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Open House Features Lacquer Gourds from Guerrero

Many flowers w. bird in flight

By Susan Page

Galeria Atotonilco has recently acquired more than 100 new lacquer gourds from the remote village of Tamalacatzingo, Guerrero, where, arguably, the most beautiful lacquer in the world is produced. Some call these gourds the Faberge eggs of Mexico. The gallery is featuring these spectacular works of art at their open house in their 6,000-square-foot showroom, which also exhibits folk art from all over Mexico, vintage textiles, contemporary pottery, and much more. Directions to the gallery, five miles north of town in a beautiful country setting, are in our ad in this issue.

In May, Galeria Atotonilco owner Mayer Shacter attended the annual town competition for lacquer work in the isolated and barely accessible mountain village of Tamalacatzingo—one of only five towns in all of Mexico that produce lacquer ware. There are no hotels or restaurants in this indigenous village, so a family, who has become dear friends, hosted him.

This indigenous village has been producing lacquer work for thousands of years, long before the Spanish arrived. What were once utilitarian vessels and offerings to the gods have now become stunning works of art. The skills required to cultivate and grow the gourds, dry them, creatively cut the top, clean the gourds, and then apply layer after layer of mineral powders and chia oil, are highly specialized skills cultivated over many generations. A gourd may require two to four weeks of work to complete.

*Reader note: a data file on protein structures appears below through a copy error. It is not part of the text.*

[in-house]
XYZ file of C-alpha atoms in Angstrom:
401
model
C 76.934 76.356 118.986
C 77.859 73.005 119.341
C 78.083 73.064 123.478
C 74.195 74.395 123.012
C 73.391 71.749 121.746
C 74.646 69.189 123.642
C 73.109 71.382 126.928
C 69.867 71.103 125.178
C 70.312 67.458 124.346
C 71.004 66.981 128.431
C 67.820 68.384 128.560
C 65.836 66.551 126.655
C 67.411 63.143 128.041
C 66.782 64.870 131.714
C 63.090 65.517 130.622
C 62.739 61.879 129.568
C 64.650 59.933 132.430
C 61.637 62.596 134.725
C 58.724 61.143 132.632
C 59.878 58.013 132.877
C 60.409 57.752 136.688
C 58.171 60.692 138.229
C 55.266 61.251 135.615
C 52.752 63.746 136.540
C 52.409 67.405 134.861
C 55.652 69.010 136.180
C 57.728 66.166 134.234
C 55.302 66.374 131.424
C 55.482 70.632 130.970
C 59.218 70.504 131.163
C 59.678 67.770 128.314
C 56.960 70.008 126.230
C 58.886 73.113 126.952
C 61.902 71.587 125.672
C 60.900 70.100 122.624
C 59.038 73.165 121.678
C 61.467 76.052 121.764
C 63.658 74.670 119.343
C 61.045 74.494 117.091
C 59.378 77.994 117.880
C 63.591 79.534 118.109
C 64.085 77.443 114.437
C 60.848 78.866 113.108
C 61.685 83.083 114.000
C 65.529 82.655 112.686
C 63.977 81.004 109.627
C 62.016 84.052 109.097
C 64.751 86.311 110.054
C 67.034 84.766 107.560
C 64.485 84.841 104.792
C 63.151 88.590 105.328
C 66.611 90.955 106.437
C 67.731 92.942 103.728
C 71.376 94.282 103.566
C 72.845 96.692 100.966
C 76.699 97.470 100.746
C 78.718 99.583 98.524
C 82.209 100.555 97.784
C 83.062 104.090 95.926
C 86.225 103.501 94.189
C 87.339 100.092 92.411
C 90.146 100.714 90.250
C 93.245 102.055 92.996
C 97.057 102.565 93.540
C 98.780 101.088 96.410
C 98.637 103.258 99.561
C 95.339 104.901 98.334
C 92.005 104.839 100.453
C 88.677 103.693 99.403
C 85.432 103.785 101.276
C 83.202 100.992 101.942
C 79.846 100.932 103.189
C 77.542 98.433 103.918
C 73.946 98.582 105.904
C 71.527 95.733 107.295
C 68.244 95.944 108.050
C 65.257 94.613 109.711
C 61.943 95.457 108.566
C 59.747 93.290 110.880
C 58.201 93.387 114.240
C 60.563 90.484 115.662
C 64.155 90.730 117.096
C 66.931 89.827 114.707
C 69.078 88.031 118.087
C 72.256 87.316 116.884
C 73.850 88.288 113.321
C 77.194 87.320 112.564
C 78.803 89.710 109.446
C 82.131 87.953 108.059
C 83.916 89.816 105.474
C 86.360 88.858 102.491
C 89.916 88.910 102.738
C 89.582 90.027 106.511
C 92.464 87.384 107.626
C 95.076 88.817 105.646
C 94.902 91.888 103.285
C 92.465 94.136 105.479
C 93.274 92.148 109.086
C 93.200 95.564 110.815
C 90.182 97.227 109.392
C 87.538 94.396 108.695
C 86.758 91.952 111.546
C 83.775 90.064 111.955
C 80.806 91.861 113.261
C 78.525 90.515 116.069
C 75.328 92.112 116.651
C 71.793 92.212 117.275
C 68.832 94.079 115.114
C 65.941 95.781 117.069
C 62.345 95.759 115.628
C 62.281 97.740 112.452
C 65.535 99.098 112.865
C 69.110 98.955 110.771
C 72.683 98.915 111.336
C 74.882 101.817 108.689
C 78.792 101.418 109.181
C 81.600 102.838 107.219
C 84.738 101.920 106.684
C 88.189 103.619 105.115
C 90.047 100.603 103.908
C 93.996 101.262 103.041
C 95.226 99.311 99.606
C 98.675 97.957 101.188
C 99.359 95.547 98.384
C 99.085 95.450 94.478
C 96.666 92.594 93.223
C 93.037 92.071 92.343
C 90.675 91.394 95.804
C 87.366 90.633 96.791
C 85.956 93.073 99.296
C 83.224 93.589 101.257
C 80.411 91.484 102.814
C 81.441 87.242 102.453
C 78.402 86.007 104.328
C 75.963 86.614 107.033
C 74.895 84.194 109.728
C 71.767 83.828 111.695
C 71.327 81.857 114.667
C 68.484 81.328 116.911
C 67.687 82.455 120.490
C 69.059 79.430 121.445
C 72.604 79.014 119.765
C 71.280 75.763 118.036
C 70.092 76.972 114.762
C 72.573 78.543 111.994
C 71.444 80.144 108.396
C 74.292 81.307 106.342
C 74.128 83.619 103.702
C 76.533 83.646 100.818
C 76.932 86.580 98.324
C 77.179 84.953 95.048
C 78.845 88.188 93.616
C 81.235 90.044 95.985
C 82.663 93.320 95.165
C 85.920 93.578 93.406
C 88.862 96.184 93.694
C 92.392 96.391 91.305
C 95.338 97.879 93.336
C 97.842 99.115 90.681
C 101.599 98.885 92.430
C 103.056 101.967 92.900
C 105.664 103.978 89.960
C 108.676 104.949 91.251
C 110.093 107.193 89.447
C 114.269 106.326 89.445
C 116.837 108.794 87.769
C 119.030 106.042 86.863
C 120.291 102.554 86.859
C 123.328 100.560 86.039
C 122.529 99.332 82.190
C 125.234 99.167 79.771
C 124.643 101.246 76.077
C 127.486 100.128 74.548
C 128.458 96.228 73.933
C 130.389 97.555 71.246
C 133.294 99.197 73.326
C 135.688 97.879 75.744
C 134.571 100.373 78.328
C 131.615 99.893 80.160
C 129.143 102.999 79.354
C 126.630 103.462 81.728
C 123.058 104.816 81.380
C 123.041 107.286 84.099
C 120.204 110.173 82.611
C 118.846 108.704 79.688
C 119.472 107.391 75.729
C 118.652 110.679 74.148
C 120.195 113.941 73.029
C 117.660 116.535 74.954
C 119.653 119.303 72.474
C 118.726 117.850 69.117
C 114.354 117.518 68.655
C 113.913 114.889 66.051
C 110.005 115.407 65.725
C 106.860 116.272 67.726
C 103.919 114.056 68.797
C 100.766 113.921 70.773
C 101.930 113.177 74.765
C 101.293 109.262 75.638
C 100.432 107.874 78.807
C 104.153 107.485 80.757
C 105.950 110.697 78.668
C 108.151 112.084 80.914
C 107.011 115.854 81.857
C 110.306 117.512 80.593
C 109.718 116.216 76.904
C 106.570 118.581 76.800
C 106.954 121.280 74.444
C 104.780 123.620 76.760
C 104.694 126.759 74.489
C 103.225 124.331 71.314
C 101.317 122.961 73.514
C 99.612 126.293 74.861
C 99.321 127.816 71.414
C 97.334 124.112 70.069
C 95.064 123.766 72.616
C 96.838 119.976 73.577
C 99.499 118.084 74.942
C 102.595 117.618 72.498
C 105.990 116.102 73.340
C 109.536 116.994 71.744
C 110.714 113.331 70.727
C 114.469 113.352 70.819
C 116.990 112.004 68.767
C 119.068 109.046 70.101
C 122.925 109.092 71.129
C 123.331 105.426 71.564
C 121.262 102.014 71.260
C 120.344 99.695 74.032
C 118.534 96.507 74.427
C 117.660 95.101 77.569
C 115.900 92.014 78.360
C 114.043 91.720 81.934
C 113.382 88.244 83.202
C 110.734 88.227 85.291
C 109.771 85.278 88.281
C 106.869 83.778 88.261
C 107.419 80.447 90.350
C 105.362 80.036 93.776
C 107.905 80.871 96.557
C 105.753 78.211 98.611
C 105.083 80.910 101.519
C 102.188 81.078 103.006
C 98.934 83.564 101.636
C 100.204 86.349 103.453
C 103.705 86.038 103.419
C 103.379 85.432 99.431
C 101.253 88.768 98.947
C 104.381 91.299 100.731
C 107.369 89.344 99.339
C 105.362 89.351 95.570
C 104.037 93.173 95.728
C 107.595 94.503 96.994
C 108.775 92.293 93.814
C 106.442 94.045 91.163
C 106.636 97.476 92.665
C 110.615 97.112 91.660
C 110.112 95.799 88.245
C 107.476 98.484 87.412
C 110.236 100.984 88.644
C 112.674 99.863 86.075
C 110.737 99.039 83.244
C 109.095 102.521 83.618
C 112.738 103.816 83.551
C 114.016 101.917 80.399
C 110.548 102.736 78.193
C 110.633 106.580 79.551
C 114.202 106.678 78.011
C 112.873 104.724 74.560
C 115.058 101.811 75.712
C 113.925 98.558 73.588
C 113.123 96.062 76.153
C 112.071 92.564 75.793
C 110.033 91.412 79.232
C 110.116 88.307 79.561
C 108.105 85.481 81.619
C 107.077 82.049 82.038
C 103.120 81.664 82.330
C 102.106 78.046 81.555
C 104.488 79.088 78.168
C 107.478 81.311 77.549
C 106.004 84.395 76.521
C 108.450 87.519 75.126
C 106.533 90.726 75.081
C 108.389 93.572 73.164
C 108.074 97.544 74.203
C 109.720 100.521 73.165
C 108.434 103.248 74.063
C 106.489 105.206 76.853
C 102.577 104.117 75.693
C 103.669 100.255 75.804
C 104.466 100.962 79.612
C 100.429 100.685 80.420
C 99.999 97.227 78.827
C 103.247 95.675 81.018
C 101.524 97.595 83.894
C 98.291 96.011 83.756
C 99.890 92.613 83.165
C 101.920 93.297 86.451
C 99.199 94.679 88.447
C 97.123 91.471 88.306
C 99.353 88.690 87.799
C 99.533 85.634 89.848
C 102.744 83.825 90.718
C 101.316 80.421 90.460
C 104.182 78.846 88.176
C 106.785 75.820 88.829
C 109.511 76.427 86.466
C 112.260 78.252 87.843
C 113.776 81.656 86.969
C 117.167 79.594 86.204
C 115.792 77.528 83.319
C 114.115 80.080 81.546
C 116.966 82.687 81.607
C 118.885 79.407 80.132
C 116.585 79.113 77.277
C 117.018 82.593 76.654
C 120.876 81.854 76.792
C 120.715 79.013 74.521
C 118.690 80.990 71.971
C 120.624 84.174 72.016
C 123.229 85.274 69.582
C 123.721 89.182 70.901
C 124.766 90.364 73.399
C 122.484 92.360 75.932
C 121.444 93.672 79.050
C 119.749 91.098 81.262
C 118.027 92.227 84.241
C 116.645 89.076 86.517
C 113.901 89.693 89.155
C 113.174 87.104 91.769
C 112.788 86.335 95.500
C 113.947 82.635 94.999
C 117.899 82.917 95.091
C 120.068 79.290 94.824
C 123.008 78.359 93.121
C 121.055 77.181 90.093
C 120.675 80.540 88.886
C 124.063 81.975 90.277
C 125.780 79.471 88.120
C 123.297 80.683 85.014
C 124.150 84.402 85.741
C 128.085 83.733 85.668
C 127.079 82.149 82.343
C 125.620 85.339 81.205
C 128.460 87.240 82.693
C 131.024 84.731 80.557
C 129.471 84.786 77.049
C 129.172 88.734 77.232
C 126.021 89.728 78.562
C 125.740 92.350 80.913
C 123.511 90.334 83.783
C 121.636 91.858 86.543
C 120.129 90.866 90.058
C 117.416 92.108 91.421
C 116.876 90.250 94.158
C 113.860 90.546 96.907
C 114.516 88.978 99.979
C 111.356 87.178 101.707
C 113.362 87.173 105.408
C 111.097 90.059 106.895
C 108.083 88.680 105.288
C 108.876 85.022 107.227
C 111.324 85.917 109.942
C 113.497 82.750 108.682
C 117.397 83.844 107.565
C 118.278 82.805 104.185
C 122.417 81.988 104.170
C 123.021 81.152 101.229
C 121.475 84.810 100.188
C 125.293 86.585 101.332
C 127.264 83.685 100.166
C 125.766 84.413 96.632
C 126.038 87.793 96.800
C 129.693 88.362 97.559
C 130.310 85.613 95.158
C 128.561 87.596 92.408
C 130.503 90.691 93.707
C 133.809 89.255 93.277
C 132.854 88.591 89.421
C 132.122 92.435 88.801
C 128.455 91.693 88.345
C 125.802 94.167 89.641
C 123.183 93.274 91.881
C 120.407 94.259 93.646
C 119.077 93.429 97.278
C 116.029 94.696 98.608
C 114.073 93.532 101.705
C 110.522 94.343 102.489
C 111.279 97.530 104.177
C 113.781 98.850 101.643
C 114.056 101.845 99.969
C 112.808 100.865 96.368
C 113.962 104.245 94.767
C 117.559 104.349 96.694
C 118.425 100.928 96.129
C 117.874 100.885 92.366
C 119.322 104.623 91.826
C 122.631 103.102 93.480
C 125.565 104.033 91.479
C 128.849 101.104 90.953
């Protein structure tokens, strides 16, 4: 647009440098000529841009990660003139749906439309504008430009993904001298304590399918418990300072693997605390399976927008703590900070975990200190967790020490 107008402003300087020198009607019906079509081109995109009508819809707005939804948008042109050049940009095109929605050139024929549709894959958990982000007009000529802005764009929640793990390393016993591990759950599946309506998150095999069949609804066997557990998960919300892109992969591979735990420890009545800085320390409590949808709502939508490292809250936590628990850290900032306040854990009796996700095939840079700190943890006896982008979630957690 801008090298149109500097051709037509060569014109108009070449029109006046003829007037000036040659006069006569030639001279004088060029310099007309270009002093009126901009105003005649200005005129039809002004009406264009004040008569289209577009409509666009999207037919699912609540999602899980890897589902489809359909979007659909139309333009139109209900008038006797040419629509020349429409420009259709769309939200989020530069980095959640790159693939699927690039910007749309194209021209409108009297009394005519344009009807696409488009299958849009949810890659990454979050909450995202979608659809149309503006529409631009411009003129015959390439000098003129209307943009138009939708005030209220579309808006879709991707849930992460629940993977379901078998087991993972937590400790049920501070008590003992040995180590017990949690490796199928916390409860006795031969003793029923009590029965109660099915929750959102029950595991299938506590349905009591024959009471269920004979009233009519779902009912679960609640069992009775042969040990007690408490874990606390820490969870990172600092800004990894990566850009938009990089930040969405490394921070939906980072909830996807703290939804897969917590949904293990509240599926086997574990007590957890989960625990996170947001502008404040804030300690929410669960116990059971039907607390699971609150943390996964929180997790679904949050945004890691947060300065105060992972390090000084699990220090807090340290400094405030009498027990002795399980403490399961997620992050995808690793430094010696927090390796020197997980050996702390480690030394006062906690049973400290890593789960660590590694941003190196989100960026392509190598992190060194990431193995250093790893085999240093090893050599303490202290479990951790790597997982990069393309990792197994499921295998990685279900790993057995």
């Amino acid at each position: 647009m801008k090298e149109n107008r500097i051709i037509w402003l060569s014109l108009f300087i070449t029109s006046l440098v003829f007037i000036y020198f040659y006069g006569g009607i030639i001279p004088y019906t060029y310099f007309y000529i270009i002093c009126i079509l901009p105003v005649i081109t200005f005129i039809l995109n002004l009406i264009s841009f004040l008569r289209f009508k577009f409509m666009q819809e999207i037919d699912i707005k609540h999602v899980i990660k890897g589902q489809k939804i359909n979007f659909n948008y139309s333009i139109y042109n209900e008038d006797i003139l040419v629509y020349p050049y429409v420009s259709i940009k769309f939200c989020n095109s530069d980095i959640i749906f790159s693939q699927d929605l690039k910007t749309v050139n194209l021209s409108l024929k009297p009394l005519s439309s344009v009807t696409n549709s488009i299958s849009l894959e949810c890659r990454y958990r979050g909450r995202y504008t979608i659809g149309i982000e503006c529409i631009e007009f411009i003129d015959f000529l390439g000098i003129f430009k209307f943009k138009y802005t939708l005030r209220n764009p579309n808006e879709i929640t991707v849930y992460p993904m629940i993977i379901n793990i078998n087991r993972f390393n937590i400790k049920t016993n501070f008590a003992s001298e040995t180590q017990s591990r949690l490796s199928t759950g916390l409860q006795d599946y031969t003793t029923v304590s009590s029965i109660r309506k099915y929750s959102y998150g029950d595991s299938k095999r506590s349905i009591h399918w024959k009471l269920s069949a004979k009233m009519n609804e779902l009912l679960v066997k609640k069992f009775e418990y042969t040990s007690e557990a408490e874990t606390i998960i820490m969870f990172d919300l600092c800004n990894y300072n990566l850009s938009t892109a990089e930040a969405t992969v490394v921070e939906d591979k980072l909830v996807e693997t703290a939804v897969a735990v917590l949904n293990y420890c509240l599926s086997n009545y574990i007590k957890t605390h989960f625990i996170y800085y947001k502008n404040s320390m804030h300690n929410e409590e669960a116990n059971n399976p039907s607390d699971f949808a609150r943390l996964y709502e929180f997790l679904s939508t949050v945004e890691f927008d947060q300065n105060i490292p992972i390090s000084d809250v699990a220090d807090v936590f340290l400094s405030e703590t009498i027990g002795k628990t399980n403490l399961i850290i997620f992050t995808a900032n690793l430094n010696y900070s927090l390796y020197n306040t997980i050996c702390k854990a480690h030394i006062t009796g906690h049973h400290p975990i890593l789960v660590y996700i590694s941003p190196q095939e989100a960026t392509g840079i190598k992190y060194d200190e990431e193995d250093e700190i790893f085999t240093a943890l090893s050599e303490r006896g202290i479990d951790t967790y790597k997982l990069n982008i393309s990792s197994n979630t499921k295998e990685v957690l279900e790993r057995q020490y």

During the year, the artists make small gourds and toys, easy to sell in street markets. Only once a year do they go all out to create their most spectacular works for the annual town competitions, because the awards involve prize money, supplied by government agencies such as Fonart, Conaculta, and local art organizations. The prize money is an important source of income for these artists.

Mayer Shacter makes the arduous trip to Tamalacatzingo to be sure he is there on the day of the competition, and he is the only person purchasing the extraordinary pieces. His purchases add to the income the artists are able to earn on this special day. In addition, Galeria Atotonilco is virtually the only gallery in the world where these extraordinary works are available.

About 12 years ago, anthropologist Marta Turok spent time in the village persuading the artists to return to using traditional chia oil, and mineral earth powders and plants for color, ingredients that had been abandoned in favor of less expensive linseed oil and commercial dyes. Virtually all the artists now announce with pride that they have returned to the centuries-old natural materials. The result is an unctuous, translucent quality and soft depth of color unobtainable with artificial chemicals.

To view these amazing gourds and a gallery full of other high quality folk art, you are welcome to attend the gallery’s gala open house on Saturday and Sunday, August 26 and 27 from 12–5pm both days. Except for this open house, the gallery is open by appointment. For more information, call 185 2225 or visit

Open House

Galeria Atotonilco

Featuring Lacquer Gourds from Guerrero

Sat and Sun, Aug 26 and 27, 12–5pm

Directions to the gallery are in our ad in this issue.


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